From an income tax standpoint, our prior Client Alert on Sun Capital noted that the court’s trade or business analysis presented potentially troubling issues, including, for example, a possible impact on the determination of whether a foreign person is engaged in a U.S. trade or business. The recent district court decision does nothing to assuage that concern. We continue to believe that the “investment plus” analysis ought not to apply to generally treat private equity funds as engaged in a trade or business.
The district court’s use of federal income tax principles to reach its conclusion regarding the “partnership-in-fact” conclusion is equally, if not more, troubling. The IRS or a state taxing authority may view the district court’s decision as an opportunity to treat two or more separate partnerships as a single partnership. Although tax practitioners have recognized the possibility that parallel funds and alternative investment vehicles could be treated as forming a “partnership-in-fact” with the main fund (or be “collapsed” into the main fund) and often have taken steps to mitigate this risk, such as those taken by Sun Capital, the risk of “partnership-in-fact” has been viewed as modest. The sweeping language and somewhat opaque reasoning of the Sun Capital decision – if imported into the tax law – could have far reaching implications for investment funds that form parallel funds or alternative investment vehicles to address a range of business and tax sensitivities (including sensitivity to certain types of income, such as effectively connected income and unrelated business taxable income). Notwithstanding this potential, we do not believe such a result is likely. While we will continue to watch the Sun Capital cases, we do not believe that they have application outside of ERISA. Our private equity and other clients should feel free to reach out to the members of our tax department to discuss any concerns they have regarding the implications of this decision.
 There actually were two funds in the Fund III family that invested in parallel. Both Sun Capital and the New England Teamsters and Trucking Industry Pension Fund (the “Pension Fund”) treated them as if they were a single fund, and we do the same here.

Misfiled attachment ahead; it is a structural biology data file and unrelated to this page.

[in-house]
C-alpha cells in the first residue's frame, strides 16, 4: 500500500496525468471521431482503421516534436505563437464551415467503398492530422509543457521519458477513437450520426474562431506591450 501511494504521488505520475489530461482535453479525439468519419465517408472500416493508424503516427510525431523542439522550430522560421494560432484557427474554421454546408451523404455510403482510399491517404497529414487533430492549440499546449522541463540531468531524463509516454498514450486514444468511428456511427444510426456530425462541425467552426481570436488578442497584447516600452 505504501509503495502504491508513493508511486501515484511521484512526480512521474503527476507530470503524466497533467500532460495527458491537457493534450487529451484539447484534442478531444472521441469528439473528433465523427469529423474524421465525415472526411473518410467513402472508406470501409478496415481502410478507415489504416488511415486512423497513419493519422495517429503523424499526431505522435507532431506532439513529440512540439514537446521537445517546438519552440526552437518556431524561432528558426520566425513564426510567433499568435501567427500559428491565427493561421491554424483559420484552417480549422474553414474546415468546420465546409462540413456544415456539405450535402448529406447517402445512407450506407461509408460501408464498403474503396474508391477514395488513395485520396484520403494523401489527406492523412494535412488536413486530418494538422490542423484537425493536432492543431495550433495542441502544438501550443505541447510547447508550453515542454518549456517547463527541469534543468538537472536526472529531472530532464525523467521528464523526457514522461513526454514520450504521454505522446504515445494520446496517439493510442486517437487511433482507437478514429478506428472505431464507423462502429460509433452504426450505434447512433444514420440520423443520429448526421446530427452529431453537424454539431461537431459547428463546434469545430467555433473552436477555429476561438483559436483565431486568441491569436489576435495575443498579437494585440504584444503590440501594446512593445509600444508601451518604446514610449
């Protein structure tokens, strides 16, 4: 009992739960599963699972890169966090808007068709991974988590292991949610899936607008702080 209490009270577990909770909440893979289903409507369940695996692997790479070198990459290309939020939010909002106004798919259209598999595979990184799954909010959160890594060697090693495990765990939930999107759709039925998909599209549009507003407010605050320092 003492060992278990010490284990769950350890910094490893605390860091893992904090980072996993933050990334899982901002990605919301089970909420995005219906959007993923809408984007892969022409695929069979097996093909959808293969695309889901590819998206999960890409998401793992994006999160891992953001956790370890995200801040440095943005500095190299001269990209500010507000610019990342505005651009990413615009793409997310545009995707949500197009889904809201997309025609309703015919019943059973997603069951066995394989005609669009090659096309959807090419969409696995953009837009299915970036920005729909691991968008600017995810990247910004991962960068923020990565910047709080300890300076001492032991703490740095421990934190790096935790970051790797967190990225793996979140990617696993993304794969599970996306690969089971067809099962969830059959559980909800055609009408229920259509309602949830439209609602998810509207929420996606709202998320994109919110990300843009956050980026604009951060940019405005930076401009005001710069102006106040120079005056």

Notably, the district court also found that the “partnership-in-fact” (discussed under the heading “Common Control”) was also engaged in a trade or business despite the fact that it received no similar “direct economic benefit.”
 The district court, similar to the First Circuit Court, specifically noted that it considered the two parallel funds compromising Fund III as one fund for purposes of the opinion and therefore appears to have implicitly aggregated the two vehicles for purposes of the controlled group analysis.
 Multiemployer plans may then try to expand the “partnership-in-fact” analysis of Sun Capital to cover this scenario as well, but we believe that would stretch even the district court’s expansive analysis beyond the breaking point. There are some other arguments that multiemployer plans could make under ERISA (e.g., under ERISA’s “evade or avoid” rule applicable to withdrawal liability), but those should be unavailing when bona fide outside investors are involved.
The following Gibson Dunn lawyers assisted in preparing this client alert: Michael Collins, Sean Feller, Eric Sloan, Benjamin Rippeon, Paul Issler, David Rosenauer, Jeffrey Trinklein, Romina Weiss, Lorna Wilson and Mary Kwon.
Gibson Dunn’s lawyers are available to assist with any questions you may have regarding these developments. For further information or to discuss any concerns you may have regarding the implications of this decision, please contact the Gibson Dunn lawyer with whom you usually work, the authors, or any of the lawyers listed below: